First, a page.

The only example of a wiki that worked is Wikipedia, and that’s not really a wiki in the true sense, because it is heavily edited by such a small number of people.
That’s Russell Keith-Magee, speaking on a podcast (so I may not have quoted him exactly). He was talking particularly in the context of software documentation, but I think, on consideration, that he’s right.
Don’t get me wrong, I love wikis, use them quite a bit, and shook Ward Cunningham‘s hand very enthusiastically when I met him a few years ago. But on the other hand, if one has been spoiled by the quality of documentation in projects such as Django, it makes one’s heart sink when exploring a new piece of software to discover that the documentation is ‘only a wiki’.
Wikis are great for their free-form, collaborative nature – remember, they came into existence long before Google docs and SubEthaEdit – but they also suffer from a few key problems:
- They can make you feel as if you’ve done something about documentation, so you don’t do the real work. “The crowd will fix it later”.
- The fact that you don’t need to think about the structure early on means they often need to be reorganised – making it hard for others to find things even if they’ve visited before, and harder to link to things reliably.
- It’s notoriously difficult to move content from a wiki into anything else, including another wiki package.
- It can be hard, with a software package, to know to which version the documentation applies.
- As with mind-maps, the free-form nature closely represents the mental model of the author. It’s good for personal notes and reference (Voodoopad is lovely, for example), but the difference between structured documentation and a wiki is the difference between a talk/lecture and a rambling conversation. The letter may be more fun, but does it achieve as much in the same amount of time?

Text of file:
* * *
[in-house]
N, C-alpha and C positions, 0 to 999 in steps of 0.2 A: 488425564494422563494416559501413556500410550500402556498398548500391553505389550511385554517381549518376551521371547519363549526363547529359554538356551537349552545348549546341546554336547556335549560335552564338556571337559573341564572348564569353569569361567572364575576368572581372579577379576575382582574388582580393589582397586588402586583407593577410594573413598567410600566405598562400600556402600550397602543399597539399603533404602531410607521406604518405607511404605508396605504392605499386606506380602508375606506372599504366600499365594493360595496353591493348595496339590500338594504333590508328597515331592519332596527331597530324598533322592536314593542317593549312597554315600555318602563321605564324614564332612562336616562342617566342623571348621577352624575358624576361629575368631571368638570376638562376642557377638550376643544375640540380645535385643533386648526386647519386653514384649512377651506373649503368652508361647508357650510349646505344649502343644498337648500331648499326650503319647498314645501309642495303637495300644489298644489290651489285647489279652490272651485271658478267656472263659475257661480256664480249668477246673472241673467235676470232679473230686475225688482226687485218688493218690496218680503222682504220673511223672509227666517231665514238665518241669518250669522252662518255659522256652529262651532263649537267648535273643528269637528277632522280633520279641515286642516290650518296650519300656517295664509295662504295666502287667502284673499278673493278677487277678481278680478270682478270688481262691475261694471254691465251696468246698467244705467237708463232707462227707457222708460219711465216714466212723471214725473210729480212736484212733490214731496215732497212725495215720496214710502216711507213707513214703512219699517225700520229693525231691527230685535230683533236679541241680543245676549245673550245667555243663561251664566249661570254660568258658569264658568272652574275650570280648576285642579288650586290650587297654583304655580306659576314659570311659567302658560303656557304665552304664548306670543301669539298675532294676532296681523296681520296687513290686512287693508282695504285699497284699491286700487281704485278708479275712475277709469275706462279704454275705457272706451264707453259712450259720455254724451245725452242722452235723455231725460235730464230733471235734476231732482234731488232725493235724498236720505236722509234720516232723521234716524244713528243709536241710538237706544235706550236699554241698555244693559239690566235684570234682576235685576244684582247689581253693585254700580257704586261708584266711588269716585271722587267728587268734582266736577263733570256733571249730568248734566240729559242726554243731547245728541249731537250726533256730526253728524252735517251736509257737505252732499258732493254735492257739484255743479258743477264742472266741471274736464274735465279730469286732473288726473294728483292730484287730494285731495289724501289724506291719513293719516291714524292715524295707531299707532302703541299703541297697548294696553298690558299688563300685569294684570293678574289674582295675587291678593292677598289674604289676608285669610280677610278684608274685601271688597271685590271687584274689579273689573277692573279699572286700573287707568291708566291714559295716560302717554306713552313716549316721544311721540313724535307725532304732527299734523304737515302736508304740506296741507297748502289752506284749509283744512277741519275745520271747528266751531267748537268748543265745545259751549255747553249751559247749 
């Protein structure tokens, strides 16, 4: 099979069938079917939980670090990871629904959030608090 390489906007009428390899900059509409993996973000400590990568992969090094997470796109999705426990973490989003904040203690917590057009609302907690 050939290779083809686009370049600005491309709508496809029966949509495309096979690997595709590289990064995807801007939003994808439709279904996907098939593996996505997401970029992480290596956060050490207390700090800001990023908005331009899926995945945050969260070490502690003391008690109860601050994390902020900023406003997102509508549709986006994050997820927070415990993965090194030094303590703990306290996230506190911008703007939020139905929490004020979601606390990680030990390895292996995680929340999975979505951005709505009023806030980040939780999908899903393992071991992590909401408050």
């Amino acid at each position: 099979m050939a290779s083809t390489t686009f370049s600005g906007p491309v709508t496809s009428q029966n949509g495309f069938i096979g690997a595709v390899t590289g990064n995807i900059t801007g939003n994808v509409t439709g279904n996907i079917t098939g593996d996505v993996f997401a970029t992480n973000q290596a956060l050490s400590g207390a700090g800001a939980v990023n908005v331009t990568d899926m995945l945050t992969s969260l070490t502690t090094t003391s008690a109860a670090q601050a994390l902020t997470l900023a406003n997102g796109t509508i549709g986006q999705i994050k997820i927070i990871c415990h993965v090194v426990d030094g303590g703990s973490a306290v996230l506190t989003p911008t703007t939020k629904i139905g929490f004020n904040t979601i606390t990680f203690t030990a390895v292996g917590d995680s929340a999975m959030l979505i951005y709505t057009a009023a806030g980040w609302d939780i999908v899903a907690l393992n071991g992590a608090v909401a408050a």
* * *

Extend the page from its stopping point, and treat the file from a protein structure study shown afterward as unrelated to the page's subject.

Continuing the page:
None of this means, of course, that you can’t write good documentation with a wiki. It’s just very rarely done, and when it is done, it probably takes a lot of effort. Wikis are the whiteboard doodle, the back-of-the-envelope scribble: they can be useful within a small internal group of collaborators, but they’re not the thing you want to present to the world.
Actually, I think one of the best ways of doing documentation was the approach adopted by the PHP developers many, many years ago – you write proper docs but allow comments at the bottom of each page. Here’s an example. They did this long before the concept of comments-at-the-bottom-of-the-page was well established.
What do you think?
Sarah Maddox, ex-Atlassian and now a Google API person, wrote “Confluence, Tech Comm, Chocolate” (http://xmlpress.net/publications/chocolate and other places) discussing how Atlassian uses their wiki to document their applications. She also wrote that book in the wiki and then used a docbook export to format it. My experience is that anything with more than a hundred pages needs curators to maintain the structure to make it useful. People will provide content once there is somewhere to put it, but they don’t want to decide where to add structure.